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The Scent of Books

May 22, 2017

The human sense of smell is not as acute as it is in many animals, but it does serve some useful purposes. We're able to distinguish between good food and food that's spoiled or not that nutritious. Animals use smell as an aid in finding a mate through detection of the complex chemical vapors called pheromones they emit to signal their presence.

Since human pheromone emission is much more subtle, we augment our aura with perfume and cologne. These seem to work well, since most men will admit that the scent of a certain perfume will bring back memories of a girlfriend. The senses of taste and smell are intimately linked, since olfaction is an important supplement to the tongue's primitive taste receptors.

The prime example of taste evoking memory is contained in Marcel Proust's novel, "À la recherche du temps perdu," a title that's commonly translated as "Remembrance of Things Past." This is a considerable work that's three thousand pages long and contained in seven volumes. It's understandable that Proust had a hard time finding a publisher for this work, and he self-published the first volume.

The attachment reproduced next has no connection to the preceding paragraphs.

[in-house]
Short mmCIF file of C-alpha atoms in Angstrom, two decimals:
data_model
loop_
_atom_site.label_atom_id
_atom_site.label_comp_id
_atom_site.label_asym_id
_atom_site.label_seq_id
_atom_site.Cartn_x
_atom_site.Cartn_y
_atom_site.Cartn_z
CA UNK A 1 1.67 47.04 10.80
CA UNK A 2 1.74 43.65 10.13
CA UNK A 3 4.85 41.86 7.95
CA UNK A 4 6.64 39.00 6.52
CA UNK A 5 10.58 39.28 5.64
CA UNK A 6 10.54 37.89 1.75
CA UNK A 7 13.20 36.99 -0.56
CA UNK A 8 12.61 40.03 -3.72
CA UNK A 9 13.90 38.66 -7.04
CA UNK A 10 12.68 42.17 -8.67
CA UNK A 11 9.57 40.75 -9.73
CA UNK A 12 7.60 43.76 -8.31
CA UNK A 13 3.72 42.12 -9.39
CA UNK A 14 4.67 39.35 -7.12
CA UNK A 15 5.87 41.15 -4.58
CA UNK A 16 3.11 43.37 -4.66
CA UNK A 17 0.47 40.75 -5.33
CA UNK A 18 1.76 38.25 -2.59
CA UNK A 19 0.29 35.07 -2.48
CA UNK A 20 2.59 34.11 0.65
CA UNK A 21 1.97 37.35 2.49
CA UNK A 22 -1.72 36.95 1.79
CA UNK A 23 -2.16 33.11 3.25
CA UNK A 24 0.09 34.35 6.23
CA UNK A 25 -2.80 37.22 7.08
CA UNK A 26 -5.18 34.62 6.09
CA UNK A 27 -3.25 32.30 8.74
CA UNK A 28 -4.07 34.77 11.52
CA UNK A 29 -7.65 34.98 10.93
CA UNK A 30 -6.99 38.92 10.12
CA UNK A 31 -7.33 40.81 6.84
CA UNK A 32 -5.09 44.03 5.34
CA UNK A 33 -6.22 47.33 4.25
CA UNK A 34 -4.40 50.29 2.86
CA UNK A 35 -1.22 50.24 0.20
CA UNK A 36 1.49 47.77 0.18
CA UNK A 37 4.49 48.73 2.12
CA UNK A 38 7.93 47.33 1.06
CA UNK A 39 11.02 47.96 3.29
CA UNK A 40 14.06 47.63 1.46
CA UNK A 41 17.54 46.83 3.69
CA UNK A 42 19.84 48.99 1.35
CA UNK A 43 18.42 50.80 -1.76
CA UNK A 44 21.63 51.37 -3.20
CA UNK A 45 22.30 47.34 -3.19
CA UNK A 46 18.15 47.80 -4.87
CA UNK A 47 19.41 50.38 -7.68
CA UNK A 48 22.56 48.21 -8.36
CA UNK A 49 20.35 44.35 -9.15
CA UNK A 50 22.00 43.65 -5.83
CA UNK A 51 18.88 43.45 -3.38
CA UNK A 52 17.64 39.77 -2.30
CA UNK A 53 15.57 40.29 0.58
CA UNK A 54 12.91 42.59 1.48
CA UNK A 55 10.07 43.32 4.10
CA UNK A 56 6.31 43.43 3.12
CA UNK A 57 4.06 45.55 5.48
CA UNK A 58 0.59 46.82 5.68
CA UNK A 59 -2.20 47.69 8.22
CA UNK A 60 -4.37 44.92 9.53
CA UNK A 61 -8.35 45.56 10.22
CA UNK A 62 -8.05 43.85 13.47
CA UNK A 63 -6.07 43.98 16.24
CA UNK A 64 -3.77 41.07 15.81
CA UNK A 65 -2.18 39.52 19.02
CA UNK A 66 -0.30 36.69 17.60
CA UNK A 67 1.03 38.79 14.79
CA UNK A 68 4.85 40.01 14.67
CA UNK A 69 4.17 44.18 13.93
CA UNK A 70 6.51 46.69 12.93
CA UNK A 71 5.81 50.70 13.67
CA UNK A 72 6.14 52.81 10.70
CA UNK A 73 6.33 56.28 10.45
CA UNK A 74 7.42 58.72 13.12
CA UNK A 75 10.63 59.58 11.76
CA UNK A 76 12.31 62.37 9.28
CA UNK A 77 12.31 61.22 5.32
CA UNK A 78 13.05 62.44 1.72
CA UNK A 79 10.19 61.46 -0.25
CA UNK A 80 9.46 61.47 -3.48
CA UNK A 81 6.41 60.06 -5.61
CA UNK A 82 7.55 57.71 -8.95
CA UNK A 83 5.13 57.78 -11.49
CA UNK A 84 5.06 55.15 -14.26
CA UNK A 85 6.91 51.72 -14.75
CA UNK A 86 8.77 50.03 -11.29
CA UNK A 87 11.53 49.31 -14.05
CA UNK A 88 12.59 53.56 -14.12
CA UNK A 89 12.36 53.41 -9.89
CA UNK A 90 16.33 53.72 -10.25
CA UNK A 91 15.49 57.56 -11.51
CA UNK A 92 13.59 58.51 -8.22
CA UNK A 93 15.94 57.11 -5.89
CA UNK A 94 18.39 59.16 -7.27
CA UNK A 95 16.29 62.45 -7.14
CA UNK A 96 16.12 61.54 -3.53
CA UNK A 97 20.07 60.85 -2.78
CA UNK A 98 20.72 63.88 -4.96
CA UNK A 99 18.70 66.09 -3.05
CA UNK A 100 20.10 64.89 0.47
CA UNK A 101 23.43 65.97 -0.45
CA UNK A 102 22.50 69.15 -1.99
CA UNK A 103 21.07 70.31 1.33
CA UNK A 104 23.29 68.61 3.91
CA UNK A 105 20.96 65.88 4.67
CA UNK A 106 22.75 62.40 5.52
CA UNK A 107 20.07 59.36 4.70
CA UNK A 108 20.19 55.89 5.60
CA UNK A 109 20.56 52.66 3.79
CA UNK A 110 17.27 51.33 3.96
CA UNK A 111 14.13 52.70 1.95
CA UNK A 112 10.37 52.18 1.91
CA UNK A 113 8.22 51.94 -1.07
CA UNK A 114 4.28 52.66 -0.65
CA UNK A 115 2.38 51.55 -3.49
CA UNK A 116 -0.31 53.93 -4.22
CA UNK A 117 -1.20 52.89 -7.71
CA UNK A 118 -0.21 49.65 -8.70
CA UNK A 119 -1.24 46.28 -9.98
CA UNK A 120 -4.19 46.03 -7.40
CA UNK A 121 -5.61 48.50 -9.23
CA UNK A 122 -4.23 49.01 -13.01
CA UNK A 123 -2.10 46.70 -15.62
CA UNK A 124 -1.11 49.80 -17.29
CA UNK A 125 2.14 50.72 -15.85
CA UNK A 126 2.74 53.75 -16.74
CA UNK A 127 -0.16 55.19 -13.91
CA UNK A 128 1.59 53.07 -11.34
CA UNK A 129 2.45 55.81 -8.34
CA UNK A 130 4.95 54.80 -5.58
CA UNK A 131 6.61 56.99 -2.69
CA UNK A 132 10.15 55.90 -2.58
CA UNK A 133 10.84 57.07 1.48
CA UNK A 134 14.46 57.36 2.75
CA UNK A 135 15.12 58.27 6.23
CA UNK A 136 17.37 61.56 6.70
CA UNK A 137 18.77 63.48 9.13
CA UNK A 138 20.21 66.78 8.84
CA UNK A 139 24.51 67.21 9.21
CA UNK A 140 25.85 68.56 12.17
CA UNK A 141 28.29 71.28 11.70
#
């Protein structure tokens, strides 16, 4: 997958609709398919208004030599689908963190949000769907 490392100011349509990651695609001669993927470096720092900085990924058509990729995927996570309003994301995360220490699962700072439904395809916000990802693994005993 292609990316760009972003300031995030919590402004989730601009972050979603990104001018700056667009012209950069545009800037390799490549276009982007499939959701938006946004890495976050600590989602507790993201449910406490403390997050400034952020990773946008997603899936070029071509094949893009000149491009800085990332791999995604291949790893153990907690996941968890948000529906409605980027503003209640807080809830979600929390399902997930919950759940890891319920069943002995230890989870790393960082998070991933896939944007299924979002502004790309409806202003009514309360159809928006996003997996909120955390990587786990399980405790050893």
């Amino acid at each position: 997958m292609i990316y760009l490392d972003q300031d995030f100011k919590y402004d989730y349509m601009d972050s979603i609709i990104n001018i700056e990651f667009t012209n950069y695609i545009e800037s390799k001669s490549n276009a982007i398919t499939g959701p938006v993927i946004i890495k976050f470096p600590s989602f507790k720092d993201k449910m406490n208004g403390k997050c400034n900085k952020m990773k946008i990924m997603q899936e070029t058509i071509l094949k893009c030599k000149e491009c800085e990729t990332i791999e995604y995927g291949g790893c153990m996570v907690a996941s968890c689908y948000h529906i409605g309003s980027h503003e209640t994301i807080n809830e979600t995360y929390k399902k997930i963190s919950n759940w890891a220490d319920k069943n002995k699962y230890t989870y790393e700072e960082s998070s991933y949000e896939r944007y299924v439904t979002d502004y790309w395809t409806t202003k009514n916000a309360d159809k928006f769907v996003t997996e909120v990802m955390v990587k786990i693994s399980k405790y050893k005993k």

There's a scene in Proust's novel known as the "episode of the madeleine" in which the taste of a cake triggers a childhood memory. The scent of pierogi brings to my mind memories of my maternal grandmother, but I haven't yet started writing my seven volumes.

A plate of pierogi

A plate of potato pierogi, just like babcia used to make.

(Modified Wikimedia Commons image by Kagor.)

Virtual reality is making inroads into entertainment, but an early leap into virtual reality was provided by Smell-O-Vision. This technology, patented by Hans Laube in 1959,[1] synchronized odors with scenes in a film. Alas, the technology was ahead of its time, so it was ridiculed in the media, being named as one of the "Top 100 Worst Ideas of All Time," along with New Coke, spray cheese, and the programming decision that led to the Y2K bug.

Portion of fig. 1 of US Patent No. 2,905,049, 'Motion pictures with synchronized odor emission,' September 22, 1959, by Hans Laube.